Kill Zone 2, retitled from the slightly less badass sounding SPL 2: A Time For Consequences, is actually a follow-up to Wilson Yip’s 2005 film Kill Zone rather than a direct sequel, though the frenzied, bone-breaking action of the original is kept intact and even kicked up a few notches. Directed by Cheang Pou-soi, the film is a pan-Asian noir-thriller with a body-harvesting element, a twist that’s sure to capture genre fans’ attention.
But underneath its gory premise lies a simple, blistering exhibition of exhilarating martial arts choreography starring the (former?) pride of Thailand, Tony Jaa, and a couple of talented, fast-kicking up-and-comers in the form of Zhang Jin and Wu Jing. The action is brutal, elegantly staged and so fast that you’ll feel your hair blow back as the kicks whiz back and forth, but it’s the woefully improbable narrative that gives the movie a strange, left-field vibe that’s hard to shake, but in a good way.
Wu plays Kit, an undercover cop in Hong Kong who takes his role a bit too far, turning into a drug addict on the job. He’s ingratiated himself into the ranks of organ trafficking crime boss Hung Man-keung (Louis Koo). Kit’s guise falls apart though when a police shootout results in his cover being blown, landing him in a prison in Thailand, whose corrupt warden (Zhang) happens to work for big bad Hung.
One of the prison guards, Chatchai (Jaa), is a good man working a tough job for his daughter, Sa (Unda Kunteera Thordchanng), who needs a bone marrow transplant. Chatchai discovers that the only matching donor is from Hong Kong and, as lady luck would have it, that one donor happens to be new inmate Kit. Meanwhile, Hung is in desperate need of a heart donor and may have to resort to taking his own brother’s. Chatchai and Hung’s plights converge with Kit stuck in the middle, and all hell breaks loose as the heroes and henchmen fight for their lives and their loved ones.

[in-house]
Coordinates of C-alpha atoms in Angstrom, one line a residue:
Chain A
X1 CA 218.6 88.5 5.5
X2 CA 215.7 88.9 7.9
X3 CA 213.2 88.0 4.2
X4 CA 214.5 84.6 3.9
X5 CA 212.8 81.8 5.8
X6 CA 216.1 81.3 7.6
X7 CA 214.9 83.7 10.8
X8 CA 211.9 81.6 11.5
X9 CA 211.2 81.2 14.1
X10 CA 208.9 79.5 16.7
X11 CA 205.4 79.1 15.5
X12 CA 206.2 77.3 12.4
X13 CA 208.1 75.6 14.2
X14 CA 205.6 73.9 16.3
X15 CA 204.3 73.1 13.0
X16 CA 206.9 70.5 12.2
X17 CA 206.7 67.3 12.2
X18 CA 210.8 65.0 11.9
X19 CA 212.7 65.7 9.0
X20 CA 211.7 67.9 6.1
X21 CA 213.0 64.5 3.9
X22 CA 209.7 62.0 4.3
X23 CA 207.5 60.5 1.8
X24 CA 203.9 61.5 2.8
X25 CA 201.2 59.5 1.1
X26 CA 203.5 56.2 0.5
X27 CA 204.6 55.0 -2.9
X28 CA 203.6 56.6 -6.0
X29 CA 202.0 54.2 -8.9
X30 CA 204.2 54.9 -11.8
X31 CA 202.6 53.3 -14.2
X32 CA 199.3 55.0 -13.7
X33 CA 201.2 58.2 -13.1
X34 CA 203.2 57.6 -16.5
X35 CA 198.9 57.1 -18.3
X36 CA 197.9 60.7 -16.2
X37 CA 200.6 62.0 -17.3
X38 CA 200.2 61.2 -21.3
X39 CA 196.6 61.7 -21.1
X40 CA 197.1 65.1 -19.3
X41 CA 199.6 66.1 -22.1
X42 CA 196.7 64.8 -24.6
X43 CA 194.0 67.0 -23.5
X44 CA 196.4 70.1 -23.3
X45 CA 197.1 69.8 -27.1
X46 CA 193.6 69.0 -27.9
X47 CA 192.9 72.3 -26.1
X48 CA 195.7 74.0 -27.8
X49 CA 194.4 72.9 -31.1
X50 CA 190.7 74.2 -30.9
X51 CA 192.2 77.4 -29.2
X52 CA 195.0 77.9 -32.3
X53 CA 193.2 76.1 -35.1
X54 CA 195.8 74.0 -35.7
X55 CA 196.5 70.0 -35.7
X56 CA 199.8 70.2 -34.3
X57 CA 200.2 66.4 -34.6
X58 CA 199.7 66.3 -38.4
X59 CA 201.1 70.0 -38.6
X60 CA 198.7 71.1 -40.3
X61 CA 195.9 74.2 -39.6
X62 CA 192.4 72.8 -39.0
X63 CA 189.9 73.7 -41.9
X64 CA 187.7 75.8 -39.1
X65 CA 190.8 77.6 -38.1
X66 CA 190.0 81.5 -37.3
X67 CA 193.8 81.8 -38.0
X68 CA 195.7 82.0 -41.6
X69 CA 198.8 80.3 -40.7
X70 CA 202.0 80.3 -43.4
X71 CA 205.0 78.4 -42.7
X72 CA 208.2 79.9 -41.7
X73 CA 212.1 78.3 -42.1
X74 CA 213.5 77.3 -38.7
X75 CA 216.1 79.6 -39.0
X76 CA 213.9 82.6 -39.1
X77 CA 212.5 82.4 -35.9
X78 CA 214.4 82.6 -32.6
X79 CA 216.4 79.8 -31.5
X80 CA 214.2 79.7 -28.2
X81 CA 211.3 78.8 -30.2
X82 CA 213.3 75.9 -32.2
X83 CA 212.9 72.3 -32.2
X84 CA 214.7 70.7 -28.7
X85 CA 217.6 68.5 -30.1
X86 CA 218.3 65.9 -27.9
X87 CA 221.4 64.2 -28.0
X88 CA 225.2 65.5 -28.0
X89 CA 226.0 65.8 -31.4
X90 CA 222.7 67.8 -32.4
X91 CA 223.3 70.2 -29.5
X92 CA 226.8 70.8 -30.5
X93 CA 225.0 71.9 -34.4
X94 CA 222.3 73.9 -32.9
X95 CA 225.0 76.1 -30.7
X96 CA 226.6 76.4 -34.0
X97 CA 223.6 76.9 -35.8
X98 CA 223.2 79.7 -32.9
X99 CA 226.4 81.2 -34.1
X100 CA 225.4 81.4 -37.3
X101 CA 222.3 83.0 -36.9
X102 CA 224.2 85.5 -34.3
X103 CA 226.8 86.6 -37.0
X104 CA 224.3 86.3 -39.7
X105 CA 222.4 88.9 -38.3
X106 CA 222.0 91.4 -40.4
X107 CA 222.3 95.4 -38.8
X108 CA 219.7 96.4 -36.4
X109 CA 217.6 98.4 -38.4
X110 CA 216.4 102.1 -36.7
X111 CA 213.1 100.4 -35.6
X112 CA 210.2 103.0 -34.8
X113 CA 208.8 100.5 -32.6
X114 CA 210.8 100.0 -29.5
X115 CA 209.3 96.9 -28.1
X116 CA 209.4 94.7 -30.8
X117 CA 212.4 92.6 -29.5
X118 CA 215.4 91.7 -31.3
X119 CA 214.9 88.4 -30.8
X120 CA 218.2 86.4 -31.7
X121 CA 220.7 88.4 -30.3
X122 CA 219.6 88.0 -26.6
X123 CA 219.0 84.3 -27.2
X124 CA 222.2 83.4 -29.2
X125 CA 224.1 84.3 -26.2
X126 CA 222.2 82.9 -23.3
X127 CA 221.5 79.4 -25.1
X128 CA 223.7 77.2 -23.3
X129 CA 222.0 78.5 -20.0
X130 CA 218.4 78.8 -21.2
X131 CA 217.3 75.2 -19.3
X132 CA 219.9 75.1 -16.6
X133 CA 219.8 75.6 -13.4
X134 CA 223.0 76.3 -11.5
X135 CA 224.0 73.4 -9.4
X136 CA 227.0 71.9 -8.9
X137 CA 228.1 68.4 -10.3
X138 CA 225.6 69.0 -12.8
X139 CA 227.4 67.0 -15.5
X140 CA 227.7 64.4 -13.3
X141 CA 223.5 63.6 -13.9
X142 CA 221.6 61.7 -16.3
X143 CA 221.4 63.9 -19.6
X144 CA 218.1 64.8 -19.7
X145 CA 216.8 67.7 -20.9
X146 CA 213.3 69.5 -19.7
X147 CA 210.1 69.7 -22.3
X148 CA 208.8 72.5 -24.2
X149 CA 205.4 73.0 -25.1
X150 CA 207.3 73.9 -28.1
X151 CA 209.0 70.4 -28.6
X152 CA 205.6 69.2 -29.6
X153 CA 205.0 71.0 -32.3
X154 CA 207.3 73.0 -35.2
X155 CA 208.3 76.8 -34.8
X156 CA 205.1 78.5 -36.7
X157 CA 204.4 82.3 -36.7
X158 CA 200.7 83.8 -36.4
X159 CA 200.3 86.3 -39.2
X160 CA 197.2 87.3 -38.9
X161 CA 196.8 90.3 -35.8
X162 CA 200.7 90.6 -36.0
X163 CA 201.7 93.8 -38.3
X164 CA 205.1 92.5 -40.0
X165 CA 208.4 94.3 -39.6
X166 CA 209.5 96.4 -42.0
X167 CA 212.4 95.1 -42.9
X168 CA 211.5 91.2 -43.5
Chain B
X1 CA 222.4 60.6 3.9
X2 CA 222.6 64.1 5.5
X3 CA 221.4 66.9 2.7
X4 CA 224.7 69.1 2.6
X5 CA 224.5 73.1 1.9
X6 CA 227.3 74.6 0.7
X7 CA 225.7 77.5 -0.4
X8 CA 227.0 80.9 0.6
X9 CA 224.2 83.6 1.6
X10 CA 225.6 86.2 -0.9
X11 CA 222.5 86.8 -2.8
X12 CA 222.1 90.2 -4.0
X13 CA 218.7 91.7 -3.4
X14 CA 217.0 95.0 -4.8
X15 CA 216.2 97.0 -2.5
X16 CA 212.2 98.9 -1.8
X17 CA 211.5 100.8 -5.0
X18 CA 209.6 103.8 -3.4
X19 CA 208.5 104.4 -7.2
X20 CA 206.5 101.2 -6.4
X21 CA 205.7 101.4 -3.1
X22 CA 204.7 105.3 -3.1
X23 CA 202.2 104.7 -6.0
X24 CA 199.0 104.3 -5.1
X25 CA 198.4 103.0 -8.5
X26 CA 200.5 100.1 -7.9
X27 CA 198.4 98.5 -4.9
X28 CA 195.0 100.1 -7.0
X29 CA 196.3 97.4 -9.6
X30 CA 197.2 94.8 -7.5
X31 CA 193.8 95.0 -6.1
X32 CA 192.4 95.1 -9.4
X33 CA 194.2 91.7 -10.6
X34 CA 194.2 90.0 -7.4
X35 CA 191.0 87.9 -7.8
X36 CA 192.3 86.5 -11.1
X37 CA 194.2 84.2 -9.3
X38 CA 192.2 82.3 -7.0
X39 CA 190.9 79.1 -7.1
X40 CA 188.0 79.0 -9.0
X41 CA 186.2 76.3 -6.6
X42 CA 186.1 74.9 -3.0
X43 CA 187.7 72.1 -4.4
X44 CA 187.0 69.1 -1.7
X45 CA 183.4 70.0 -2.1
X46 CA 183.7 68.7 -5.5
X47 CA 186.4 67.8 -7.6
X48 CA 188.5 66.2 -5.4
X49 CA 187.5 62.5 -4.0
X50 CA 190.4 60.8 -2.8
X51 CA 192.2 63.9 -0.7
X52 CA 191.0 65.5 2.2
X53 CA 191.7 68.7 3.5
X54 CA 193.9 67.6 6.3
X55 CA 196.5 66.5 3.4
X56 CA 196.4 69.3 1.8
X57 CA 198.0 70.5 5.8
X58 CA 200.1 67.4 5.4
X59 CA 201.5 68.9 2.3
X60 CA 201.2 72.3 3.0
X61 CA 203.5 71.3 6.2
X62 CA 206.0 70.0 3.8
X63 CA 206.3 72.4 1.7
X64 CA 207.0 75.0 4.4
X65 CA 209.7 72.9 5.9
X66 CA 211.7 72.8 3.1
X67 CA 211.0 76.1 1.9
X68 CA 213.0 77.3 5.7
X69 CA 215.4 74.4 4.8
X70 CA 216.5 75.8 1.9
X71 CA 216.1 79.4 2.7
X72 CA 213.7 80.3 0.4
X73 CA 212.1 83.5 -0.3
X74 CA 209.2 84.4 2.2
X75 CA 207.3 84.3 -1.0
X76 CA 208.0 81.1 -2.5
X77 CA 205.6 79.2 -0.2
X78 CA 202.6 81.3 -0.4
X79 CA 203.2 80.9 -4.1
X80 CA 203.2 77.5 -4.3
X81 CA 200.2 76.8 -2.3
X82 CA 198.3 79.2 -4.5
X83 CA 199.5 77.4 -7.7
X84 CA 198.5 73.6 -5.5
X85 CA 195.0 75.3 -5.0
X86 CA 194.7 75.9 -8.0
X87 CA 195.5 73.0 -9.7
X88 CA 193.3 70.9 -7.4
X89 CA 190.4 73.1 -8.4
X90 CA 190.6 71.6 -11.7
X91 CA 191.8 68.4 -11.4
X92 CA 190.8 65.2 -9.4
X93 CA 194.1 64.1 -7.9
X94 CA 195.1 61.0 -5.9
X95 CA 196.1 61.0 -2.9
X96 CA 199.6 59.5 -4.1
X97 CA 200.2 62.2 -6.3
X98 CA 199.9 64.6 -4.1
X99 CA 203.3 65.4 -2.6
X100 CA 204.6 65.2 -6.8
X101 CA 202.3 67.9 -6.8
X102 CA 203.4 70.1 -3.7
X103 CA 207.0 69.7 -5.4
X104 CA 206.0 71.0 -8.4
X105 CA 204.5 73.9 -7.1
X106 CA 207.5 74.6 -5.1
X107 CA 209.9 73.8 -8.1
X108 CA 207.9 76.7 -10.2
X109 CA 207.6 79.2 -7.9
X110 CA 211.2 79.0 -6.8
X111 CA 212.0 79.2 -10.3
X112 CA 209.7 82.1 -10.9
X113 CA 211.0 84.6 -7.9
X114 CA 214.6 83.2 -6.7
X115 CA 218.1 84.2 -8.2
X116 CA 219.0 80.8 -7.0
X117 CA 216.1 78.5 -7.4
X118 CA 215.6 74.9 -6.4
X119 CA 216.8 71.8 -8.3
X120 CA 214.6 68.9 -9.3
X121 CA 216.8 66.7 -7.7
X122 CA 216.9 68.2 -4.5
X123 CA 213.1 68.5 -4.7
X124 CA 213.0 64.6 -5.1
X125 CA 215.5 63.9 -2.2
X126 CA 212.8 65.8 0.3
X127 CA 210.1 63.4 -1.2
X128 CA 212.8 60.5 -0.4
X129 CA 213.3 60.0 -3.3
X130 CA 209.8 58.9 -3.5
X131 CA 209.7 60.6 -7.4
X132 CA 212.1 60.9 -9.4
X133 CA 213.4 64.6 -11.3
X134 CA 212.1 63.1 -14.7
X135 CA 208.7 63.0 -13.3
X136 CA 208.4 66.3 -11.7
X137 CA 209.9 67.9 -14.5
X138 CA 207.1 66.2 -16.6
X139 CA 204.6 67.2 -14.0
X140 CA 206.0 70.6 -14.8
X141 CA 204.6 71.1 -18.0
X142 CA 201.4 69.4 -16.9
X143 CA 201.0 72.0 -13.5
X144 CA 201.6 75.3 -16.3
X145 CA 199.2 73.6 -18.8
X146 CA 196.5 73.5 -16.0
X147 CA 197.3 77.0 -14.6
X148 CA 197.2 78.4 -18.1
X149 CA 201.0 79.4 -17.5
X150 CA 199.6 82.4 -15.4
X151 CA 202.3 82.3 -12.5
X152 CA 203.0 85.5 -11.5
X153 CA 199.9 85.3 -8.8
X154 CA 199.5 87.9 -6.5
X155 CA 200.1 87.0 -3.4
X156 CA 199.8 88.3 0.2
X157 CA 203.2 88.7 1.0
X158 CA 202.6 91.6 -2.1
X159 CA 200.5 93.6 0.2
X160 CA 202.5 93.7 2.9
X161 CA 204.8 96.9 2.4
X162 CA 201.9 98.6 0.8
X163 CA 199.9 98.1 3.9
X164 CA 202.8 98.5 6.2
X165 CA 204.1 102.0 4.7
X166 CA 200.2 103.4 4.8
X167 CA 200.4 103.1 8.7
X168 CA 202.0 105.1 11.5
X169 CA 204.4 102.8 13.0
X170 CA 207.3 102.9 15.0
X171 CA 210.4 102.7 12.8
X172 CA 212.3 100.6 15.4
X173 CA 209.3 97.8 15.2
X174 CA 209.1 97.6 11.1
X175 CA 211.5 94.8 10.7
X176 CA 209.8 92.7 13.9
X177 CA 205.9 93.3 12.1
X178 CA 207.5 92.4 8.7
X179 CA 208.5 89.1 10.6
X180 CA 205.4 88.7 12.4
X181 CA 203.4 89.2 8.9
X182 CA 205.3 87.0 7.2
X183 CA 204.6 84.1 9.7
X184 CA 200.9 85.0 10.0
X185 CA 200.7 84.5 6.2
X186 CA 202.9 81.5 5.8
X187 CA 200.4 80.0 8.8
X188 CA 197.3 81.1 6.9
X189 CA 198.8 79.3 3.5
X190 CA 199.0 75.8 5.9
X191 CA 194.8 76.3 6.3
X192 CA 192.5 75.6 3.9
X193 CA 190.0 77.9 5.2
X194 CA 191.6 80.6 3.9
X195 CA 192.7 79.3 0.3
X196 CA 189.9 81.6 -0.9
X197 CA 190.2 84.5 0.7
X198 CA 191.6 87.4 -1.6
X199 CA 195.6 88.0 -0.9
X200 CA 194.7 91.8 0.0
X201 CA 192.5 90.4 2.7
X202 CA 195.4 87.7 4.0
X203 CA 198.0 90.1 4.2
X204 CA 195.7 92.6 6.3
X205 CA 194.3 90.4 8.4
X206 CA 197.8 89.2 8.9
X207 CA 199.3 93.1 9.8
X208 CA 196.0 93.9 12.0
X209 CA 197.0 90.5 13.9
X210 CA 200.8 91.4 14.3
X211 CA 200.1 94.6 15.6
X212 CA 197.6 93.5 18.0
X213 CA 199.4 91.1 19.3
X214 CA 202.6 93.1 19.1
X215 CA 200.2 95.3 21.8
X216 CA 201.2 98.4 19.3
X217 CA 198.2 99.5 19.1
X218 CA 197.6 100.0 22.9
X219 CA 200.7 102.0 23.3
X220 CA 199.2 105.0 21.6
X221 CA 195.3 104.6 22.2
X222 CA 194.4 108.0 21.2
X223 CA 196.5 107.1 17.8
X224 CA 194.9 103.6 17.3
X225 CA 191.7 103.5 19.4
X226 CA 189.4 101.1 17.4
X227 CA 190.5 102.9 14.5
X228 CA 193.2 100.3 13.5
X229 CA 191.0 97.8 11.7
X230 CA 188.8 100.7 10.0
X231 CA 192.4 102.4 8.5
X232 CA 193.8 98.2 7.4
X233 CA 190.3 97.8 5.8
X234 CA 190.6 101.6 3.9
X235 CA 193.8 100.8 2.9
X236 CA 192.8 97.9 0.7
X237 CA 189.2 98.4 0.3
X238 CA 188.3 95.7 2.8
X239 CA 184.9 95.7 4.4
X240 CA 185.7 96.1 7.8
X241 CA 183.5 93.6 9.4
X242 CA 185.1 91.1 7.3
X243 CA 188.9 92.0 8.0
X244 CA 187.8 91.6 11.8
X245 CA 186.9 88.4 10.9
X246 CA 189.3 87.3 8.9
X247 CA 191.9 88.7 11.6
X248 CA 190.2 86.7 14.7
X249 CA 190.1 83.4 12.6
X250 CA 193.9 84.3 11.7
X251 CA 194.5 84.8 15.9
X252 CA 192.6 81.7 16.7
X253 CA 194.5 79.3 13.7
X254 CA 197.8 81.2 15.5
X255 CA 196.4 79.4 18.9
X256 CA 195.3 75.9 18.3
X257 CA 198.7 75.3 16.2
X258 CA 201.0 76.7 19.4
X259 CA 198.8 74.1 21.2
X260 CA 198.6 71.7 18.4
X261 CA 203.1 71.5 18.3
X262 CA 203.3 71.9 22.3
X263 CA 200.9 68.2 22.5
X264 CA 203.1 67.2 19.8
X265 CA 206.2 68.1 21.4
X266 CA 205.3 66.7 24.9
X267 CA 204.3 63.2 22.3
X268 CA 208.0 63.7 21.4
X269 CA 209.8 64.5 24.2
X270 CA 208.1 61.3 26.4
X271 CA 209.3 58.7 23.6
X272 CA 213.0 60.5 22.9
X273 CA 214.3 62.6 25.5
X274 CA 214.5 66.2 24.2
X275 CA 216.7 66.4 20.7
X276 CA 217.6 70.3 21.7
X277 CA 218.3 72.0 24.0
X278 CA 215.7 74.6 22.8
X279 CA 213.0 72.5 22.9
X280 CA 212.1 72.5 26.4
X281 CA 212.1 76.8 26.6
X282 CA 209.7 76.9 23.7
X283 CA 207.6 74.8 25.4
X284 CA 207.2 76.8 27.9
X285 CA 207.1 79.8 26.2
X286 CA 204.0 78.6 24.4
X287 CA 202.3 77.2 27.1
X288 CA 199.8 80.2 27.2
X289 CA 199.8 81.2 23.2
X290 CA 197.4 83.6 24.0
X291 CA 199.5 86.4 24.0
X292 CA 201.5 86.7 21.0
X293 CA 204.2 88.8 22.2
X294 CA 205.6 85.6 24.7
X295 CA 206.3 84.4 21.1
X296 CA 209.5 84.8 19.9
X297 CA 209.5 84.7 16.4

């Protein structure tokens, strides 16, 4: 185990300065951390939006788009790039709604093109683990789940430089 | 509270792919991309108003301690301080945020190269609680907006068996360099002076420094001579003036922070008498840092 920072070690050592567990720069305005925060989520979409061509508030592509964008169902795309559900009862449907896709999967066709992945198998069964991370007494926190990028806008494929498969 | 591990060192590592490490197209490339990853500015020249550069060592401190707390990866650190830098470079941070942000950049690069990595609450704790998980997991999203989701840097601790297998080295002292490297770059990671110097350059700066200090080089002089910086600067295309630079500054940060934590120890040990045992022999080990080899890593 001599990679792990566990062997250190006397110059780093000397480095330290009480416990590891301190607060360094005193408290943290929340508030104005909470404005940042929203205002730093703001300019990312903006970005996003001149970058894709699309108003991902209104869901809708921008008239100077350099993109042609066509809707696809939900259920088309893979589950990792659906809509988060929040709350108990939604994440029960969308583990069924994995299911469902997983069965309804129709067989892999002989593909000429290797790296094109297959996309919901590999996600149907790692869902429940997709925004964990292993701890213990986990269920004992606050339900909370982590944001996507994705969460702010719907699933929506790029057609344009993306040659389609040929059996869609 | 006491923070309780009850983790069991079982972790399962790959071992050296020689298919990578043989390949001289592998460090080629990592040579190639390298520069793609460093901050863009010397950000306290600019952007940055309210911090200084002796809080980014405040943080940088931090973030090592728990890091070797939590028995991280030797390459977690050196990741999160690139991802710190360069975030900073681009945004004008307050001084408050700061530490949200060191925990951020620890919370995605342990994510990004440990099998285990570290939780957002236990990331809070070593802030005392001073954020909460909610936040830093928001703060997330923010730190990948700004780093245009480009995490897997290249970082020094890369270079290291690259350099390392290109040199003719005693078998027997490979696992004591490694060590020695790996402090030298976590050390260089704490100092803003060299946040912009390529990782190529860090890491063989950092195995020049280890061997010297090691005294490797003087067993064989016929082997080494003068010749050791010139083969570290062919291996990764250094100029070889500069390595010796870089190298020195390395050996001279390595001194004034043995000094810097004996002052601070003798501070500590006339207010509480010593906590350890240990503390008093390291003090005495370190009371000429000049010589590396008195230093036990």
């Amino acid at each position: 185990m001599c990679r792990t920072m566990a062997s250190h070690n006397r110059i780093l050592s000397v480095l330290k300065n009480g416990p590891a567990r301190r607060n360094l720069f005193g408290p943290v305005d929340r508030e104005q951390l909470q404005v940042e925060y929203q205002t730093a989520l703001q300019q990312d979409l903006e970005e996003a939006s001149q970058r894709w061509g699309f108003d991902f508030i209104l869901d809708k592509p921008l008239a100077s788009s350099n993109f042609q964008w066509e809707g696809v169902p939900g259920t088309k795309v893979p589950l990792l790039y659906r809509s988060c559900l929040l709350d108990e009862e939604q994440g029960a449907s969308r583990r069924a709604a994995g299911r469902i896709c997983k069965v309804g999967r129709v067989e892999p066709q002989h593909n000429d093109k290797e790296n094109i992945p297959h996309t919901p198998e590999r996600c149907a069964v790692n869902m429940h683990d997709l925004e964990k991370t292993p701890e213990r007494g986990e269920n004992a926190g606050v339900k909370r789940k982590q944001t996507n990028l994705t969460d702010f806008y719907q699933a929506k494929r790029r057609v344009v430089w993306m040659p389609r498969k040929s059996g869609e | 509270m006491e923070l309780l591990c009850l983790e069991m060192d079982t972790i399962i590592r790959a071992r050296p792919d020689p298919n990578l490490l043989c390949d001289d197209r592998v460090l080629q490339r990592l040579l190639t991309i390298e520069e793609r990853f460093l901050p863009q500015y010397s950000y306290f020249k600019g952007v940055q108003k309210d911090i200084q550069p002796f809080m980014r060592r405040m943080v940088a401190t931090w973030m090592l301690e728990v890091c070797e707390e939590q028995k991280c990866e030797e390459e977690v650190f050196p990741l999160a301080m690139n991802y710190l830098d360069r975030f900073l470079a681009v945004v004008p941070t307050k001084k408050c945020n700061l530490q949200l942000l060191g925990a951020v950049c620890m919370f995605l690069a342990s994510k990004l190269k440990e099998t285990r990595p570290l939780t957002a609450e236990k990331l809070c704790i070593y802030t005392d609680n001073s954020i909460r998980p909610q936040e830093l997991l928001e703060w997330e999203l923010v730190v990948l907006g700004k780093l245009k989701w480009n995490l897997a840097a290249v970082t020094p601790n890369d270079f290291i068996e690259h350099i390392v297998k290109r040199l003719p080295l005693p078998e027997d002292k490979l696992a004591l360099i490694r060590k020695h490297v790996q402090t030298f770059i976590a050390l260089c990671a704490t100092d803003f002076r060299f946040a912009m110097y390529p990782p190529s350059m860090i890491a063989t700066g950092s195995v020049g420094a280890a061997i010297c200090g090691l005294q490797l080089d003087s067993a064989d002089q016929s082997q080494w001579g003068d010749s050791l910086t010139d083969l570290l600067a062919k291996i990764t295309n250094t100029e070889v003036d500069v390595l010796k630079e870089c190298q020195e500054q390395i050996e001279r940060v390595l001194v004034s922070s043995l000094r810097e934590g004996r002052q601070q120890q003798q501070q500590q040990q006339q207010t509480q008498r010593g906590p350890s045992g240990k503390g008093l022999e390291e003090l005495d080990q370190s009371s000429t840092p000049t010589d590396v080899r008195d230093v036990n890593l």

The string of serendipitous coincidences and contrivances in the film are distractingly unbelievable (at one point, a call is made on a phone that was dunked into a harbor) and the interweaving plots and subplots are dizzying, but all grievances fade away when Cheang cuts the crap and lets the martial arts mayhem takes over. When the fists start to fly, the movie is brilliant: from a breathless gunfight at a cruise ship terminal, to a bloody warehouse butcher-knife showdown, to a sprawling prison riot (The Raid 2 comes to mind), each set piece is aesthetically unique and gloriously violent, with limbs getting broken, severed and twisted at every turn.
Perhaps the most striking fight scene unfolds in the third act, a two-on-one standoff in a Hong Kong high-rise that’s a veritable masterpiece of hand-to-hand combat. It’s the details of the presentation that elevate the action here, as editor David Richardson makes sure the cuts are as rhythmic as the fisticuffs, and the score nearly eschews percussion altogether, letting the crushing body-on-body contact act as the proverbial drums of war.
Across the board the cast does solid work, with Jaa in particular doing a good job of selling Chatchai’s desperation. The real standout when it comes to the fight sequences, however, is Zhang, who oozes style as he swipes at the heroes with his character’s signature stabby-stabby switchblades.
In movies like Kill Zone 2, the actors are almost invariably more emotive and natural when they speak their bodies rather than their mouths. It makes you wonder what a martial arts movie would look like when stripped of all the head-scratching plot lines and underwhelming scenes of dialogue. Perhaps it would resemble a choreography anthology movie similar to Wim Wenders’ excellent Pina. One can only dream.
Underneath a strange, body-horror plot lies a blistering Hong Kong action movie with the type of bone-crunching fight scenes that genre fans crave.